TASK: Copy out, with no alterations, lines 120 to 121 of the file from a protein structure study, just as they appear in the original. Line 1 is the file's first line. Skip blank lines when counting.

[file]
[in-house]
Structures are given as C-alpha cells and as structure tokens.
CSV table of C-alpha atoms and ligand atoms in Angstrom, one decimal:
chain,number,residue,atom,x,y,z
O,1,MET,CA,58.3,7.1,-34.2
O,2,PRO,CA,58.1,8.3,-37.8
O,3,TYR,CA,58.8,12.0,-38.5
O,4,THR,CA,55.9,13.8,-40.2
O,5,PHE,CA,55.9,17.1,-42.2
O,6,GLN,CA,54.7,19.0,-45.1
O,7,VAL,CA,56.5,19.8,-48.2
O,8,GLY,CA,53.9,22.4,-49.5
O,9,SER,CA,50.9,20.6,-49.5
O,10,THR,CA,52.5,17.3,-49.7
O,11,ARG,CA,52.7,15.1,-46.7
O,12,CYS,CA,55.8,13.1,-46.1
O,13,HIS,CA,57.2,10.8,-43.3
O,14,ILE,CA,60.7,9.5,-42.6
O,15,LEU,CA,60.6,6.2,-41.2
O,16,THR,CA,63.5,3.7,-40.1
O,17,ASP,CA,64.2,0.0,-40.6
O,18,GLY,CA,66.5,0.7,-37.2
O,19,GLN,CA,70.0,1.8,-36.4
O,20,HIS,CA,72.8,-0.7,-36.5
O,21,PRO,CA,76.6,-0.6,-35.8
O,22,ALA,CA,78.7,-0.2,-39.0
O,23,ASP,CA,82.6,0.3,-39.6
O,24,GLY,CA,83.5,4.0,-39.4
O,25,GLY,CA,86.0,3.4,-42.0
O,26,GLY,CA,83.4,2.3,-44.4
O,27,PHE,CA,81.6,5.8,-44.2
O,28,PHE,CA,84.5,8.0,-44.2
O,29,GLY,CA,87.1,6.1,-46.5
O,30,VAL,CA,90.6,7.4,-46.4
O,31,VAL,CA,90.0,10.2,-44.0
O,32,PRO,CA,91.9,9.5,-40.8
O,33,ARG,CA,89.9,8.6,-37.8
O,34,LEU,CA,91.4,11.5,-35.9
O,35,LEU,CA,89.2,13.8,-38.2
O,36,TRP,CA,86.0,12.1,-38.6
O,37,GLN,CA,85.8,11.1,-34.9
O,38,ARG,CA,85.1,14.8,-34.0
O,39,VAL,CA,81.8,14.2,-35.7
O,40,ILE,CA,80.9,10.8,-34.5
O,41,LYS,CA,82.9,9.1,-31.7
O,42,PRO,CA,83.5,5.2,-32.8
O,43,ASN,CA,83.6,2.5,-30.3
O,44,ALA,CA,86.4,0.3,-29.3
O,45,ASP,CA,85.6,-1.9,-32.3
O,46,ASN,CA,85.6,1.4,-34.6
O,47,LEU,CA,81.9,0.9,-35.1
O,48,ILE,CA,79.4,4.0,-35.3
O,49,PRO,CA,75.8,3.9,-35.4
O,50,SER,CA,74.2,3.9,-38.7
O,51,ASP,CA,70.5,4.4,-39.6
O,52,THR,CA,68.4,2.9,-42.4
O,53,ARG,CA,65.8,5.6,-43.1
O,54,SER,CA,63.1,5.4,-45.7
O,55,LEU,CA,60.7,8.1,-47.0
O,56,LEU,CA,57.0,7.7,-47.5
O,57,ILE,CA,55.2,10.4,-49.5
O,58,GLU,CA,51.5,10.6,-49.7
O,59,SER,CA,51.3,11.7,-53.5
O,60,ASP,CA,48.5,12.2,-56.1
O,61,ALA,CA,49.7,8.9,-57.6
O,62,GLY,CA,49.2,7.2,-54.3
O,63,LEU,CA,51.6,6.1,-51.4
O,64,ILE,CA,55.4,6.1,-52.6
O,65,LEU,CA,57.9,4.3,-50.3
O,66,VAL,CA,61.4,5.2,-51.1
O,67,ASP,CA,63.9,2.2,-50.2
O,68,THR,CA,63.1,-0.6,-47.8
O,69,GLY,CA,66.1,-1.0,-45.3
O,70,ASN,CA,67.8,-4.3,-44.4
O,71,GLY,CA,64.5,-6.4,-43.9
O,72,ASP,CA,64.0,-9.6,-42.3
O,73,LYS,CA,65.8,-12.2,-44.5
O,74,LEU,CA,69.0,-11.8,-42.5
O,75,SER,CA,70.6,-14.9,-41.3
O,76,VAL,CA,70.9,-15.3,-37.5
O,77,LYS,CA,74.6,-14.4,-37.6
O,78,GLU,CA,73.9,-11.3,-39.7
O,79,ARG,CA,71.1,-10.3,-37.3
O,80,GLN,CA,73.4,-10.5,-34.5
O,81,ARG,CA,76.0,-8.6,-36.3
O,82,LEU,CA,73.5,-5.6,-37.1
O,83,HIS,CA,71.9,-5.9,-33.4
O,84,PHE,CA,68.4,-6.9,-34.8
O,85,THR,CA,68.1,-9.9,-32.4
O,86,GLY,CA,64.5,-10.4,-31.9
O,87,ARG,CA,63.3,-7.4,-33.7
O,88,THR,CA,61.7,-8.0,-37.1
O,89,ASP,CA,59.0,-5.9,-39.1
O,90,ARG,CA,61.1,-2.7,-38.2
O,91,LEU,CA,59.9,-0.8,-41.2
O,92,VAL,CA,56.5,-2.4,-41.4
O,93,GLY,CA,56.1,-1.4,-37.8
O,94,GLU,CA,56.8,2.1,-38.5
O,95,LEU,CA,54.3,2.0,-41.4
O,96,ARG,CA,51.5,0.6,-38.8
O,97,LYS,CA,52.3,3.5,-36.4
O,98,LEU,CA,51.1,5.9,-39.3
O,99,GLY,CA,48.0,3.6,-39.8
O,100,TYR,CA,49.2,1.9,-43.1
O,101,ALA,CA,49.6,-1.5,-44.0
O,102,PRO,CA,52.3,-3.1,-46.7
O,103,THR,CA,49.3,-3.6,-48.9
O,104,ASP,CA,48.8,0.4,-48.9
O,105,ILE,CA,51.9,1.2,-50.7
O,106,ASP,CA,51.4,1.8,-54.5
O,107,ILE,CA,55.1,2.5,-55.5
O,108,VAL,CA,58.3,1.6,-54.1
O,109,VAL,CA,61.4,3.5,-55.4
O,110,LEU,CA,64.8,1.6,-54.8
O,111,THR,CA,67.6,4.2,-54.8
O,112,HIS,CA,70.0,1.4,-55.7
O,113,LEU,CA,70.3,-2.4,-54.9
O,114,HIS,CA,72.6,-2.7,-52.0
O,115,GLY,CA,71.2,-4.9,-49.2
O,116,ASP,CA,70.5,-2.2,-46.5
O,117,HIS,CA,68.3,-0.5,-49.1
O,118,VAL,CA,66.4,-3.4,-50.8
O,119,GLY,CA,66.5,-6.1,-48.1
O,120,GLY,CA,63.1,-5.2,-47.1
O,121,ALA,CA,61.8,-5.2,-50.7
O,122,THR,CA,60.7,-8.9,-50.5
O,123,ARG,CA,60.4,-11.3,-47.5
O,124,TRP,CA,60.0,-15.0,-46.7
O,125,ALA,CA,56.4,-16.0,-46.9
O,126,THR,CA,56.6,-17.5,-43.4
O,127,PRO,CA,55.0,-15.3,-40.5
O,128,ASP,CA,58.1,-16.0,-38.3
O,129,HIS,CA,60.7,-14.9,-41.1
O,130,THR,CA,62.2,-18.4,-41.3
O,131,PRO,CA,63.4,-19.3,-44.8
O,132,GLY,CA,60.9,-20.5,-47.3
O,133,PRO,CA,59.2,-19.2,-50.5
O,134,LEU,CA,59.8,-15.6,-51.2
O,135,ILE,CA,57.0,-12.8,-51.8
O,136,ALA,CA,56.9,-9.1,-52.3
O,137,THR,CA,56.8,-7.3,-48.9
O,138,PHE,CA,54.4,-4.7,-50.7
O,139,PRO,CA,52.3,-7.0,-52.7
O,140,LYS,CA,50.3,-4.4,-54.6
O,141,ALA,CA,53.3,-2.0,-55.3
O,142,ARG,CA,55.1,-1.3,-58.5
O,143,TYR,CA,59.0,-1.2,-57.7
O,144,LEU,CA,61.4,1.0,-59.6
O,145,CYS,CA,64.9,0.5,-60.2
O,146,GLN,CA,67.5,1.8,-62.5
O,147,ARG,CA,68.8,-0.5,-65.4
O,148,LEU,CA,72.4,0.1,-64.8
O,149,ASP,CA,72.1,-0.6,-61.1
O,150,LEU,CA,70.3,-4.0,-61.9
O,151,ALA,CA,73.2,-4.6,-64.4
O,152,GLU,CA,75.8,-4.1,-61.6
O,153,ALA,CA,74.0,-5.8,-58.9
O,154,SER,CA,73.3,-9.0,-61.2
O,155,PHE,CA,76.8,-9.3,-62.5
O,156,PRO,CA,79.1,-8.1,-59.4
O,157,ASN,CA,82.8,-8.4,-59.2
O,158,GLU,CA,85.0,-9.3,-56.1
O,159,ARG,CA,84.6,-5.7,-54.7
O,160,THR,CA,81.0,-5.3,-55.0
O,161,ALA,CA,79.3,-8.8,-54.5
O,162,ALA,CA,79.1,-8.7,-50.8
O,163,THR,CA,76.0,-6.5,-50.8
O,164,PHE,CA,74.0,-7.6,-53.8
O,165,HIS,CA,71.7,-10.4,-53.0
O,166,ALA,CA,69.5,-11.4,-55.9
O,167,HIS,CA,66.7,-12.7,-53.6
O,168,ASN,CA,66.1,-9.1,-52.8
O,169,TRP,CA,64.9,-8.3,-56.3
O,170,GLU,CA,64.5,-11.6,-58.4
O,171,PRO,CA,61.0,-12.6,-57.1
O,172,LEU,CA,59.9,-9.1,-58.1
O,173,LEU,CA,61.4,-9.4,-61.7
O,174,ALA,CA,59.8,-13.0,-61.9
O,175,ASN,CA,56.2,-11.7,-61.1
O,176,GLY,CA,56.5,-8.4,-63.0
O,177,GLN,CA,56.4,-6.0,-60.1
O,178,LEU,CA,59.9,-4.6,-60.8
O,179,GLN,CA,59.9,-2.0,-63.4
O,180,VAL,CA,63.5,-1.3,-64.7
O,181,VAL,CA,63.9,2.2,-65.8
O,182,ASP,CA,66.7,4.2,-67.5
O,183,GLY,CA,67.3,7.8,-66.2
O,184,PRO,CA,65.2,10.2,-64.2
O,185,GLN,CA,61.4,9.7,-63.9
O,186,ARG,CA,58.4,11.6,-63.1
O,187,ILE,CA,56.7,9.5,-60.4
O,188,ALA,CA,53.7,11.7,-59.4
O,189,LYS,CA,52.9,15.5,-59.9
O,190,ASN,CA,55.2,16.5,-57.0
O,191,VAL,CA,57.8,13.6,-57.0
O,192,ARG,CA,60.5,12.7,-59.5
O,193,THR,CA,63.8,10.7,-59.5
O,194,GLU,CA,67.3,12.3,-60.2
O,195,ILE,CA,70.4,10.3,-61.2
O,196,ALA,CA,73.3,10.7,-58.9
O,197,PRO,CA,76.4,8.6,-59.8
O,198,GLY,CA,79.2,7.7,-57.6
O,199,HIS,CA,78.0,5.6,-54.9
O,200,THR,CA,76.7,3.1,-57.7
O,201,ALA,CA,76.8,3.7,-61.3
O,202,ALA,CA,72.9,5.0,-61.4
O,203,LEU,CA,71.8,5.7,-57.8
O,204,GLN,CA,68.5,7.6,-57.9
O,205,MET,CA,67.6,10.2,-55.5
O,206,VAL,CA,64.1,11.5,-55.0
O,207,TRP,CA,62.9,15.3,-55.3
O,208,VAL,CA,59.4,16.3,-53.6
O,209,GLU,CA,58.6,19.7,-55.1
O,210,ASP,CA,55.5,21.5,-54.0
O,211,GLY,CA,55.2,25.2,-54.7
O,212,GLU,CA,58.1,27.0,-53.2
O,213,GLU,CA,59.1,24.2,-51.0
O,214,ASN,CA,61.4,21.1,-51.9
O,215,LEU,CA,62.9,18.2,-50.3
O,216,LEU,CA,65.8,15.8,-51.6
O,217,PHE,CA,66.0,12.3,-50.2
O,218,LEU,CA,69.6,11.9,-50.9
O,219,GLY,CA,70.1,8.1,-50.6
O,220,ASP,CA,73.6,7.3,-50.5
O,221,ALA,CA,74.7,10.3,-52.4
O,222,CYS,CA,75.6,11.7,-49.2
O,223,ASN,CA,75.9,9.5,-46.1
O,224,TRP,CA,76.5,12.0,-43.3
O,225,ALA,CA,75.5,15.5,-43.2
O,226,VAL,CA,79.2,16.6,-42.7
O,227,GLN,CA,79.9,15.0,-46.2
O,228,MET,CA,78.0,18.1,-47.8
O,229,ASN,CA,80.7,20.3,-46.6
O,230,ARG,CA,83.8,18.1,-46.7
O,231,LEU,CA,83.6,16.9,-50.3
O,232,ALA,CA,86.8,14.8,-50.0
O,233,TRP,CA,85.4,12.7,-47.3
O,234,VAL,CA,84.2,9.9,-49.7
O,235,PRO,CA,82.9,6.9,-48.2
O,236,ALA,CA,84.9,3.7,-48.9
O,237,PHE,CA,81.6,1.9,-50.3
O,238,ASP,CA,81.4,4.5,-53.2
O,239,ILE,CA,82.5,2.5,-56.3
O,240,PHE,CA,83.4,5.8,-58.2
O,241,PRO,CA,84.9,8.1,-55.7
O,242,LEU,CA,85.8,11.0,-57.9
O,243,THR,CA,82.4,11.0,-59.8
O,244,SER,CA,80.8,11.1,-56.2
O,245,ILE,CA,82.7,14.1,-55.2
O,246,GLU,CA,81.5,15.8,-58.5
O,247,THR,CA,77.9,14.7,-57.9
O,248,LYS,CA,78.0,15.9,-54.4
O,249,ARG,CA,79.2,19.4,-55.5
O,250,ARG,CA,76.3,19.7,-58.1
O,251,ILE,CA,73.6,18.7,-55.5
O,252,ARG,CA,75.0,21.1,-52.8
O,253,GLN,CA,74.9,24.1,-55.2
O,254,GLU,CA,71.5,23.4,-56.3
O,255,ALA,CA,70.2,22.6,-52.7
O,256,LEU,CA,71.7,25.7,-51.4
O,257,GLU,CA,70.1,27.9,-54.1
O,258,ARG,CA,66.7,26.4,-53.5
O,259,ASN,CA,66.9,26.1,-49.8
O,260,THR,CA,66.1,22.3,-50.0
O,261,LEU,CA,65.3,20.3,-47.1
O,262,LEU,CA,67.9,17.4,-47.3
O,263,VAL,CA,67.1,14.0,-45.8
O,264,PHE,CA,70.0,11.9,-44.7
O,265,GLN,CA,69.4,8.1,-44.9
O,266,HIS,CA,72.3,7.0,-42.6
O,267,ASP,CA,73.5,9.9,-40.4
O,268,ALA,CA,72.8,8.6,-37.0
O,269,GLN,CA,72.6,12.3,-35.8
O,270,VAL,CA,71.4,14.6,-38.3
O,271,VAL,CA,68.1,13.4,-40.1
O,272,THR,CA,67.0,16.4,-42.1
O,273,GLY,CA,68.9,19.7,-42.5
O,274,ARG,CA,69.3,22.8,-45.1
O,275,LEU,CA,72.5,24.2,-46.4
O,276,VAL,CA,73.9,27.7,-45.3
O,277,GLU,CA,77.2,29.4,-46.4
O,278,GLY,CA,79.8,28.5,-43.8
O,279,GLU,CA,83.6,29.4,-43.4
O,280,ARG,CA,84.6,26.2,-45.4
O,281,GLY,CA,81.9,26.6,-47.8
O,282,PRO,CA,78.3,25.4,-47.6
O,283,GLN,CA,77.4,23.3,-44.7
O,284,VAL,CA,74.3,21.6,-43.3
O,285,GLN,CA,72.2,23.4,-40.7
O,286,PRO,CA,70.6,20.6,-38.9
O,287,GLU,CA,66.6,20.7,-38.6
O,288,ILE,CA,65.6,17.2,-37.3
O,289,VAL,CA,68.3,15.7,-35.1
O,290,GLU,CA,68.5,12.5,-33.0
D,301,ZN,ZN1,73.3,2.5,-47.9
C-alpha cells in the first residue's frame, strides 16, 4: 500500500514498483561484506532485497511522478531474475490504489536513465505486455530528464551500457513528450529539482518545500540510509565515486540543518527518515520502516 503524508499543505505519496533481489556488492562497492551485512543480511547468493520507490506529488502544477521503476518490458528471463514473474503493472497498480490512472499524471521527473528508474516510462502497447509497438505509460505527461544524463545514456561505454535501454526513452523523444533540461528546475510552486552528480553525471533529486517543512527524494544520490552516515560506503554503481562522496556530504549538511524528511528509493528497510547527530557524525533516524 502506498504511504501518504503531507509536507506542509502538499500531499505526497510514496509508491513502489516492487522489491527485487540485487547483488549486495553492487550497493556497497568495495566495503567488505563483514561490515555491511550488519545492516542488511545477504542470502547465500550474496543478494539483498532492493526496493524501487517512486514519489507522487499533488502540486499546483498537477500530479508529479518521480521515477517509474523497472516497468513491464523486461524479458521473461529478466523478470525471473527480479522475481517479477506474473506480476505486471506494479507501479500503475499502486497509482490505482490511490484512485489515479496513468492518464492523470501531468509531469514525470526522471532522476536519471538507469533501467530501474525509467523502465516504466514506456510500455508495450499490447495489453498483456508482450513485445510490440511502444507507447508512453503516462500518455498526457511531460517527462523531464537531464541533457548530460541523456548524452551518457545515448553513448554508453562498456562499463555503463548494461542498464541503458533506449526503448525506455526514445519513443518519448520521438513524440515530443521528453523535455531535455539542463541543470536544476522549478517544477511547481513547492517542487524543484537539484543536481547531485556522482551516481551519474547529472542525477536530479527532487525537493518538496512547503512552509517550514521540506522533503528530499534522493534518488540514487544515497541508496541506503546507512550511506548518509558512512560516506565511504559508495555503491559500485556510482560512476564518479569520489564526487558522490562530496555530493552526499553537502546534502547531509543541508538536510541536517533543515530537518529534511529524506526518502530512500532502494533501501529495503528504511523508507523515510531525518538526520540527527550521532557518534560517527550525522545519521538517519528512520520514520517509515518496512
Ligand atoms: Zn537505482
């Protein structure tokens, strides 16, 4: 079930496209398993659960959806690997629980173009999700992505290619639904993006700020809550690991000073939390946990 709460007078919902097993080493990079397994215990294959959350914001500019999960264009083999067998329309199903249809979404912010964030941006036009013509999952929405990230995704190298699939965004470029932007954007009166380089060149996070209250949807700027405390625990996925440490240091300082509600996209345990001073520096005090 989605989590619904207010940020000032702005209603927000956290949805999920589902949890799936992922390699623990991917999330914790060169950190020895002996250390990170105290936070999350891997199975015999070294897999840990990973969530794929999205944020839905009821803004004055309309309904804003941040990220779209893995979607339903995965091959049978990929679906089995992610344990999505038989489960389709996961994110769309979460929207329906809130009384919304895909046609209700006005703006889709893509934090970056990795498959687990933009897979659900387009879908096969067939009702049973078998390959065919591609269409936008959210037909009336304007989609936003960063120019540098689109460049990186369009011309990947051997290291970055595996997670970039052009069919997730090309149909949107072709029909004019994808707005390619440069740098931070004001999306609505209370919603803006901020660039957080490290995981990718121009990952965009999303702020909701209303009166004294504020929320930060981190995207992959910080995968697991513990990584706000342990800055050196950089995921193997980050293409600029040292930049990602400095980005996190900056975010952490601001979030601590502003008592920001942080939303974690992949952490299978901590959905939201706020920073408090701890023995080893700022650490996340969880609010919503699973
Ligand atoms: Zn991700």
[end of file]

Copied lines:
O,116,ASP,CA,70.5,-2.2,-46.5
O,117,HIS,CA,68.3,-0.5,-49.1